In Hashavua Article

What image comes to mind when you hear the word “carnival?” Before joining the Yavneh faculty, I immediately pictured the carnival section of Great America – the barkers yelling at passersby to get their attention, the frustration of not being able to get the red ring around the bottle, and the short lived elation of winning a small stuffed animal that fell apart a week later.

All changed in a two hour meeting in the summer of 2016 as Rabbi Hahn Tapper described many of the unique programs that happen in the middle school. I learned about the Keshet Crew, J-STEAM, Purim (Yavneh style), Lag B’Omer, JCAT (Jewish Court of All Time), Torah readers, the buddy program and the Teshuvah Carnival. I easily pictured each program, except for the Teshuvah Carnival. I couldn’t imagine middle school students creating games that taught the rest of the students about the importance of tefillah, tzedakah, and teshuvah.

One of the many advantages of a K-8 school is providing meaningful leadership opportunities for our students. At Yavneh, we instill leadership skills through having our students become teachers; this practice also makes the learning more relevant for everyone. On Monday, the Keshet Krew introduced simcha (joy) as the first middah (character trait) that we will be focusing on this year. They taught about the importance of not only finding joy but keeping it in proper balance. Being together as a Yavneh community is joyful and we are grateful to have a beautiful Beit Kehillah where we can gather for events like the Teshuvah Carnival.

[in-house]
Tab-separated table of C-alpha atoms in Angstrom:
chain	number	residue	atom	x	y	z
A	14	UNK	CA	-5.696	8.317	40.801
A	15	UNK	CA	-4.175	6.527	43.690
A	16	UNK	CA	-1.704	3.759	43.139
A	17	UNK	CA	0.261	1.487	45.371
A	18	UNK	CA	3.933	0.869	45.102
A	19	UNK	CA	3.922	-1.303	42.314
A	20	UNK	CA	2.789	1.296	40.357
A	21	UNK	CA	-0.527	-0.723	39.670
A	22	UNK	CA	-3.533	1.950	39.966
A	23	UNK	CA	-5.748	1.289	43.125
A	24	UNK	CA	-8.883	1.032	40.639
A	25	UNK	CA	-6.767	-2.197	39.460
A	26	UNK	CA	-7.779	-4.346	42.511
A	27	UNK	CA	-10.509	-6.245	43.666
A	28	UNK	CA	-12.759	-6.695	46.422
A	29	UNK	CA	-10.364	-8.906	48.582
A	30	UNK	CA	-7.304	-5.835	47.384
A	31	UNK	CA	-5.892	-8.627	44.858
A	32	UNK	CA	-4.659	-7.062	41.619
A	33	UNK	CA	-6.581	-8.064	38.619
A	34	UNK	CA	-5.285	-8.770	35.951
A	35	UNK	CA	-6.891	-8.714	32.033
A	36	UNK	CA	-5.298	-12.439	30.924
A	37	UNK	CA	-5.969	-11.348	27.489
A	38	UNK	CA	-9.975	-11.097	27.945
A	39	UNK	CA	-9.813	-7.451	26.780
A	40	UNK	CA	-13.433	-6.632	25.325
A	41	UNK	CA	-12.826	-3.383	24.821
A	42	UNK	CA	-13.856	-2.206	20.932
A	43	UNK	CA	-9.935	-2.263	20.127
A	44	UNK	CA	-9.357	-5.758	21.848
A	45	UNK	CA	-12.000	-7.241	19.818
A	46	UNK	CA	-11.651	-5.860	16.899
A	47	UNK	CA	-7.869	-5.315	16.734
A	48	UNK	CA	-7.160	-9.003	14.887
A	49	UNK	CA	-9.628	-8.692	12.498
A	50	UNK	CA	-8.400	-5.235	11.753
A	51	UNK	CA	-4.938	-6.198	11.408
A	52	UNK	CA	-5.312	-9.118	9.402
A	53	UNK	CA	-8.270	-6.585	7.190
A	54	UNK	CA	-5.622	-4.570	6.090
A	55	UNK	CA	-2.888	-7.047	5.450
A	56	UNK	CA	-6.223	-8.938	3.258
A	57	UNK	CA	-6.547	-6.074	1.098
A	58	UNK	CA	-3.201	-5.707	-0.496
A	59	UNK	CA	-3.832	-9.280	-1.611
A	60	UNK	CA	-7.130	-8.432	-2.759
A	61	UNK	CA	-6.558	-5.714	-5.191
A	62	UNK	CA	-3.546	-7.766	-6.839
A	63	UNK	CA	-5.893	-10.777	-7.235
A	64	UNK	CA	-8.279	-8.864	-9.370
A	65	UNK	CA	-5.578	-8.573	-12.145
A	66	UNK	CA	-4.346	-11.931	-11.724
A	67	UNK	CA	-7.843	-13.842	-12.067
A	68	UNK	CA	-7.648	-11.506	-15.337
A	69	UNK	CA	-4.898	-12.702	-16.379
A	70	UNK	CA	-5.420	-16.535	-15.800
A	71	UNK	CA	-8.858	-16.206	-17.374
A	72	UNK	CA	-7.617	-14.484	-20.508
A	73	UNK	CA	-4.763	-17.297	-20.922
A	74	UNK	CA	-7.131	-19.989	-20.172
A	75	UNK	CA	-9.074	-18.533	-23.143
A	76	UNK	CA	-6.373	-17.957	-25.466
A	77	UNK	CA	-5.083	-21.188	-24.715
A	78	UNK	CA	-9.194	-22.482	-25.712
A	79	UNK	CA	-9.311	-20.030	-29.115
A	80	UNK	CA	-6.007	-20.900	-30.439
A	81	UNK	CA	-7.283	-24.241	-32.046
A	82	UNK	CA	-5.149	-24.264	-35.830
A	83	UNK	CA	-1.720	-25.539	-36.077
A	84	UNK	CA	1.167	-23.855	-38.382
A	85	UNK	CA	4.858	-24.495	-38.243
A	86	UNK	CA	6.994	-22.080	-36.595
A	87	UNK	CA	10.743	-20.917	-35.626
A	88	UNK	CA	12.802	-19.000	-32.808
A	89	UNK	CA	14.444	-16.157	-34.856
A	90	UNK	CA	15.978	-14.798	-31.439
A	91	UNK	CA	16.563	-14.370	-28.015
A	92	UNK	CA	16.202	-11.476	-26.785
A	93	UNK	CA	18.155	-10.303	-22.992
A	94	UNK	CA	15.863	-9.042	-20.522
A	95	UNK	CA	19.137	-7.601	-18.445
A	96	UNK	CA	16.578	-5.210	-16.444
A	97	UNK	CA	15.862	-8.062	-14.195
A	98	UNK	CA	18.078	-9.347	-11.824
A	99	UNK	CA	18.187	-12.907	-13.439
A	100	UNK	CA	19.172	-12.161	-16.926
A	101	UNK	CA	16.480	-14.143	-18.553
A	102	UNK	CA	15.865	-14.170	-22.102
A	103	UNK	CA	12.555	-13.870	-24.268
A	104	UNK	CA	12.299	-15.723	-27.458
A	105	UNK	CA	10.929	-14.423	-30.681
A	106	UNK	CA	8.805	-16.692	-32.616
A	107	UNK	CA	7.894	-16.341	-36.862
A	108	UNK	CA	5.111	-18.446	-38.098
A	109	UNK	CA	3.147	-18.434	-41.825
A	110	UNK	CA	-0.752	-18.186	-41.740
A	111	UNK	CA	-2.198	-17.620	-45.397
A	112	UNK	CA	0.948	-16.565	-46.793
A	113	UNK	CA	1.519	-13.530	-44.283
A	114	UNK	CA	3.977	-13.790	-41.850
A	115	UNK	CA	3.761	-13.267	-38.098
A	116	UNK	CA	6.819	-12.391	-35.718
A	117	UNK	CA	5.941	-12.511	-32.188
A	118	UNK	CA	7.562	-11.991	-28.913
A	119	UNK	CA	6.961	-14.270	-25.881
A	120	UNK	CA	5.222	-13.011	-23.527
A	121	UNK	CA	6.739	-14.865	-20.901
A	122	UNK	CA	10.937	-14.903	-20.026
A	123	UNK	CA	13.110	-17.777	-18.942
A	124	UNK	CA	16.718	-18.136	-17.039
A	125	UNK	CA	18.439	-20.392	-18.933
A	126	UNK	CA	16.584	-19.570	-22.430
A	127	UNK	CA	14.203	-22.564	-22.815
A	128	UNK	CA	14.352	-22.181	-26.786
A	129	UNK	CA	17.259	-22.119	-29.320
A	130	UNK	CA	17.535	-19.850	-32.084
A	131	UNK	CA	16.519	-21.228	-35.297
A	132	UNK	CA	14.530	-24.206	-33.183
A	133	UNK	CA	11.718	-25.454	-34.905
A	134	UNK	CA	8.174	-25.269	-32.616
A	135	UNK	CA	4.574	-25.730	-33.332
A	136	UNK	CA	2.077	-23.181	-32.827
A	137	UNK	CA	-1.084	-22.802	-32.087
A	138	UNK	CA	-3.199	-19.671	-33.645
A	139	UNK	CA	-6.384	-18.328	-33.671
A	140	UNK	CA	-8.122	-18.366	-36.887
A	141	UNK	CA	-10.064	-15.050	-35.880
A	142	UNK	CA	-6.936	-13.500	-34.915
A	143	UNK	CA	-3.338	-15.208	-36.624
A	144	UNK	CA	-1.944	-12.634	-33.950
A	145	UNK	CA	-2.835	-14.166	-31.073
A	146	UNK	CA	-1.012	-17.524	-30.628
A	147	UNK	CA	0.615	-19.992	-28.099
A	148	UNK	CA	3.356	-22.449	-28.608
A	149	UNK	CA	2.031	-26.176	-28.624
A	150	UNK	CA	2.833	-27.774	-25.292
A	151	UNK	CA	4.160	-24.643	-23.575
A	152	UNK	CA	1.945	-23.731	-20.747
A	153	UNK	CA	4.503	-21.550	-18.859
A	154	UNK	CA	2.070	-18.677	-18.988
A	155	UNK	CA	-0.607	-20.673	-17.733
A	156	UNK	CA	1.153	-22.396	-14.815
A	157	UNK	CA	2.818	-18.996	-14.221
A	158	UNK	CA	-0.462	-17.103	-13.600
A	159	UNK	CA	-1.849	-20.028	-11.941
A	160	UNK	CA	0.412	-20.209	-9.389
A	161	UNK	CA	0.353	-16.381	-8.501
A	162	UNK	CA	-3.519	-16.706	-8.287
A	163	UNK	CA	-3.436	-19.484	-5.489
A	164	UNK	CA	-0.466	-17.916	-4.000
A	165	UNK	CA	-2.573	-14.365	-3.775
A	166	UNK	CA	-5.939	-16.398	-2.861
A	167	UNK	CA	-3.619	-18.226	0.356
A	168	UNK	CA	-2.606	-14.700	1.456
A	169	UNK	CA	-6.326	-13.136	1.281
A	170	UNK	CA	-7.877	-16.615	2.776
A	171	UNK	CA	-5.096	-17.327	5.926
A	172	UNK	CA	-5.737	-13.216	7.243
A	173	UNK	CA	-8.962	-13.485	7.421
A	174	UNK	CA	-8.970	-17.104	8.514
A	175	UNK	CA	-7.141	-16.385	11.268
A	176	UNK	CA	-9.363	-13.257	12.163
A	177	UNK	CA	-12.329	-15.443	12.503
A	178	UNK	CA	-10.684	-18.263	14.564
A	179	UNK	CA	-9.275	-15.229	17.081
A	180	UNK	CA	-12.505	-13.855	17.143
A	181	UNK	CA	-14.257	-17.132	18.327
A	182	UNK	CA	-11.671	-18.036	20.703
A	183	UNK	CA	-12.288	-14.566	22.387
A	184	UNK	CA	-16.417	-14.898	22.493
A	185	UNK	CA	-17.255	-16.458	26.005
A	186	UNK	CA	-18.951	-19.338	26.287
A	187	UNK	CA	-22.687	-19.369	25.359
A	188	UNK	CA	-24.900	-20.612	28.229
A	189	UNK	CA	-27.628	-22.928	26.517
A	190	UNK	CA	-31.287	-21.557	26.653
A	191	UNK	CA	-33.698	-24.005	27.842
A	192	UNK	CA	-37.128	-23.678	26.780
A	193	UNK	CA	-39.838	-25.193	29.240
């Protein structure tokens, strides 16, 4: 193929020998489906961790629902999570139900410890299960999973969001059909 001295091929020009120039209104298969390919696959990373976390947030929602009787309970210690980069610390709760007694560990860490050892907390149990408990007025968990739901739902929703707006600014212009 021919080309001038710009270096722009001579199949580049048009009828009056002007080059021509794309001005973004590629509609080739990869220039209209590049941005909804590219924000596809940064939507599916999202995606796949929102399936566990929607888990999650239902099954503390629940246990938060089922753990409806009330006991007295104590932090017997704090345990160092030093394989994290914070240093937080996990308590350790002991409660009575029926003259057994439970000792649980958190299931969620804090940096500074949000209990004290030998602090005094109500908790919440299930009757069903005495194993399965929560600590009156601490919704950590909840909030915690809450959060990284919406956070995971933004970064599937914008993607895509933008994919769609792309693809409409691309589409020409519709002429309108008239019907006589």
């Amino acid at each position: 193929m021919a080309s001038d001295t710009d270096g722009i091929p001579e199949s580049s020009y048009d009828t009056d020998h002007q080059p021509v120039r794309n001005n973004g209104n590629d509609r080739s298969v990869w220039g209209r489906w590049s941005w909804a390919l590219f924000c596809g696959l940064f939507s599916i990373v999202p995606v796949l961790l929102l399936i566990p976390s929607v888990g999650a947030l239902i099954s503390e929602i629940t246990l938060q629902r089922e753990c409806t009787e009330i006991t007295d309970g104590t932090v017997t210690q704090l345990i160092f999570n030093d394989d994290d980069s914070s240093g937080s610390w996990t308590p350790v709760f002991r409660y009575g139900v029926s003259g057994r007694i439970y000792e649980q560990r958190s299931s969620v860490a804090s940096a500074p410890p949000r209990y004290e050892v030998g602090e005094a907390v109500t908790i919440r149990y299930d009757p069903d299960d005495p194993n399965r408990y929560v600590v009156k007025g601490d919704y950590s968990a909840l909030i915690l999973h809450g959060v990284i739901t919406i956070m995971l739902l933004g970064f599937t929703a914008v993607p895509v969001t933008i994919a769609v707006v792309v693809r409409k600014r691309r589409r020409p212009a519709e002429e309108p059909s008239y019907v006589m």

Over the past month, the middle school students have studied the origins of why we focus on Tefillah, Tzedakah, and Teshuvah before Yom Kippur and then turned their learning into practice as they prepared to help the rest of the community understand both why and how we do teshuvah. If you were walking by our Beit Kehillah today, you might have heard some calling out to entice students to their booths or seen a kindergartener toss a ring around a cone. If you walked inside you would have witnessed dynamic Jewish learning through a life-size board, the identification and discussion of ritual objects, student-created choose-your-own adventure games, and genuine excitement around this interactive form of learning.

Kol ha kavod to all of our students for taking on this serious topic and turning it into a joyful learning opportunity.

G’mar hatimah tovah,


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